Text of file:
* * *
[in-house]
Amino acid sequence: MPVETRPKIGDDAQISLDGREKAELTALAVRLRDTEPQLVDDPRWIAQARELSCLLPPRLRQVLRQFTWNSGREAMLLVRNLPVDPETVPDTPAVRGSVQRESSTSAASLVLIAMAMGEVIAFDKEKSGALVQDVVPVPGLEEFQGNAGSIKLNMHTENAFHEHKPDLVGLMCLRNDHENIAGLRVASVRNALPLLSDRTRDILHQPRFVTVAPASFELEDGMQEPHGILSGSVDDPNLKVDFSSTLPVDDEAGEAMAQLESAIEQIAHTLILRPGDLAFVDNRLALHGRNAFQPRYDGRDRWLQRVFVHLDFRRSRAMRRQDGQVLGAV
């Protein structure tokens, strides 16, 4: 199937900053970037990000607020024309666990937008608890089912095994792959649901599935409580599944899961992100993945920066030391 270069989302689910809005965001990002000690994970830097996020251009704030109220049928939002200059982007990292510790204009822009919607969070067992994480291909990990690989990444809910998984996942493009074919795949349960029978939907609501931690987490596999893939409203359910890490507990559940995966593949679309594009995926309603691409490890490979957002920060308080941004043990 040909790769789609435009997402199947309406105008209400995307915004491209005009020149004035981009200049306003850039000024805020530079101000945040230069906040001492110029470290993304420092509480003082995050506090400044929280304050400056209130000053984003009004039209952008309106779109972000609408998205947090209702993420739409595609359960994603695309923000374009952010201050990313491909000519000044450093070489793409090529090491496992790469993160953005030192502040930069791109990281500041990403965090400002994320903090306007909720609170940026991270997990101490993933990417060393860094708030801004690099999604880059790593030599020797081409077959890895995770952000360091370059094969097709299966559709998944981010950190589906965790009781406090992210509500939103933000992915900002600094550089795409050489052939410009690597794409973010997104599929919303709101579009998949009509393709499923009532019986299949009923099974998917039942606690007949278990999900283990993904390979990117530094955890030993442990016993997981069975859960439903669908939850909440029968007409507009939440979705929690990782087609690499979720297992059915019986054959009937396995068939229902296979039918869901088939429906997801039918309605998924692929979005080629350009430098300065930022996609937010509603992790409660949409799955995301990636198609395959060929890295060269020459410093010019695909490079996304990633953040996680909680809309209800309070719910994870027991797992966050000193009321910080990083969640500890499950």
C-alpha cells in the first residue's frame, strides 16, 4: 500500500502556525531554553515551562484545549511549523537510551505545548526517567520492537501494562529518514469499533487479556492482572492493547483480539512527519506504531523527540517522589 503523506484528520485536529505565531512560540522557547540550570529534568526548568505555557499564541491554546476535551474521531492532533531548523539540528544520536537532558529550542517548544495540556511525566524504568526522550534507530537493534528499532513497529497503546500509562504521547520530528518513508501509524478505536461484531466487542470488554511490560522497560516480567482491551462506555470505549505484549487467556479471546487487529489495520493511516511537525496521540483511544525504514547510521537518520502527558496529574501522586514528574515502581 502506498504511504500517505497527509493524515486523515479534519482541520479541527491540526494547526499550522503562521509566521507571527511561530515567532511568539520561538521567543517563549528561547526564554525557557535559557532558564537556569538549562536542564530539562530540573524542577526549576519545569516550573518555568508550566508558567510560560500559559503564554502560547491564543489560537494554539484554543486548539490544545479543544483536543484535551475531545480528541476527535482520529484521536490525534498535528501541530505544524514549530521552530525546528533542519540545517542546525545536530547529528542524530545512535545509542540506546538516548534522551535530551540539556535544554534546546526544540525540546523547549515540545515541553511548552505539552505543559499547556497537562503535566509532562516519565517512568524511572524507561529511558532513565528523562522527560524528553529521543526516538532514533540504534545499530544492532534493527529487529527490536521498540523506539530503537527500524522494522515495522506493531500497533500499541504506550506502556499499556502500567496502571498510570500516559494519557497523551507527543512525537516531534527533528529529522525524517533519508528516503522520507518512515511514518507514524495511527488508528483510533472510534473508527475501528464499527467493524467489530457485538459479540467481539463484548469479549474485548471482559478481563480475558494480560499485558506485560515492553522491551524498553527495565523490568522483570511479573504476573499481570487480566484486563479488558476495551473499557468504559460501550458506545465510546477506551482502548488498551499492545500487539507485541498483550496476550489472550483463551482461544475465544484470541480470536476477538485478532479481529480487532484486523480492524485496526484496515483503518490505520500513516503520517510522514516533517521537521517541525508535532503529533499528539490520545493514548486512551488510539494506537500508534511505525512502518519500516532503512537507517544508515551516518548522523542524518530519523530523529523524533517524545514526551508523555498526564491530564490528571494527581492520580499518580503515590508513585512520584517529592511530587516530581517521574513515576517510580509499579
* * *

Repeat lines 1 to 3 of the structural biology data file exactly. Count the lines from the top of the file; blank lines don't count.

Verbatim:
[in-house]
Amino acid sequence: MPVETRPKIGDDAQISLDGREKAELTALAVRLRDTEPQLVDDPRWIAQARELSCLLPPRLRQVLRQFTWNSGREAMLLVRNLPVDPETVPDTPAVRGSVQRESSTSAASLVLIAMAMGEVIAFDKEKSGALVQDVVPVPGLEEFQGNAGSIKLNMHTENAFHEHKPDLVGLMCLRNDHENIAGLRVASVRNALPLLSDRTRDILHQPRFVTVAPASFELEDGMQEPHGILSGSVDDPNLKVDFSSTLPVDDEAGEAMAQLESAIEQIAHTLILRPGDLAFVDNRLALHGRNAFQPRYDGRDRWLQRVFVHLDFRRSRAMRRQDGQVLGAV
């Protein structure tokens, strides 16, 4: 199937900053970037990000607020024309666990937008608890089912095994792959649901599935409580599944899961992100993945920066030391 270069989302689910809005965001990002000690994970830097996020251009704030109220049928939002200059982007990292510790204009822009919607969070067992994480291909990990690989990444809910998984996942493009074919795949349960029978939907609501931690987490596999893939409203359910890490507990559940995966593949679309594009995926309603691409490890490979957002920060308080941004043990 040909790769789609435009997402199947309406105008209400995307915004491209005009020149004035981009200049306003850039000024805020530079101000945040230069906040001492110029470290993304420092509480003082995050506090400044929280304050400056209130000053984003009004039209952008309106779109972000609408998205947090209702993420739409595609359960994603695309923000374009952010201050990313491909000519000044450093070489793409090529090491496992790469993160953005030192502040930069791109990281500041990403965090400002994320903090306007909720609170940026991270997990101490993933990417060393860094708030801004690099999604880059790593030599020797081409077959890895995770952000360091370059094969097709299966559709998944981010950190589906965790009781406090992210509500939103933000992915900002600094550089795409050489052939410009690597794409973010997104599929919303709101579009998949009509393709499923009532019986299949009923099974998917039942606690007949278990999900283990993904390979990117530094955890030993442990016993997981069975859960439903669908939850909440029968007409507009939440979705929690990782087609690499979720297992059915019986054959009937396995068939229902296979039918869901088939429906997801039918309605998924692929979005080629350009430098300065930022996609937010509603992790409660949409799955995301990636198609395959060929890295060269020459410093010019695909490079996304990633953040996680909680809309209800309070719910994870027991797992966050000193009321910080990083969640500890499950």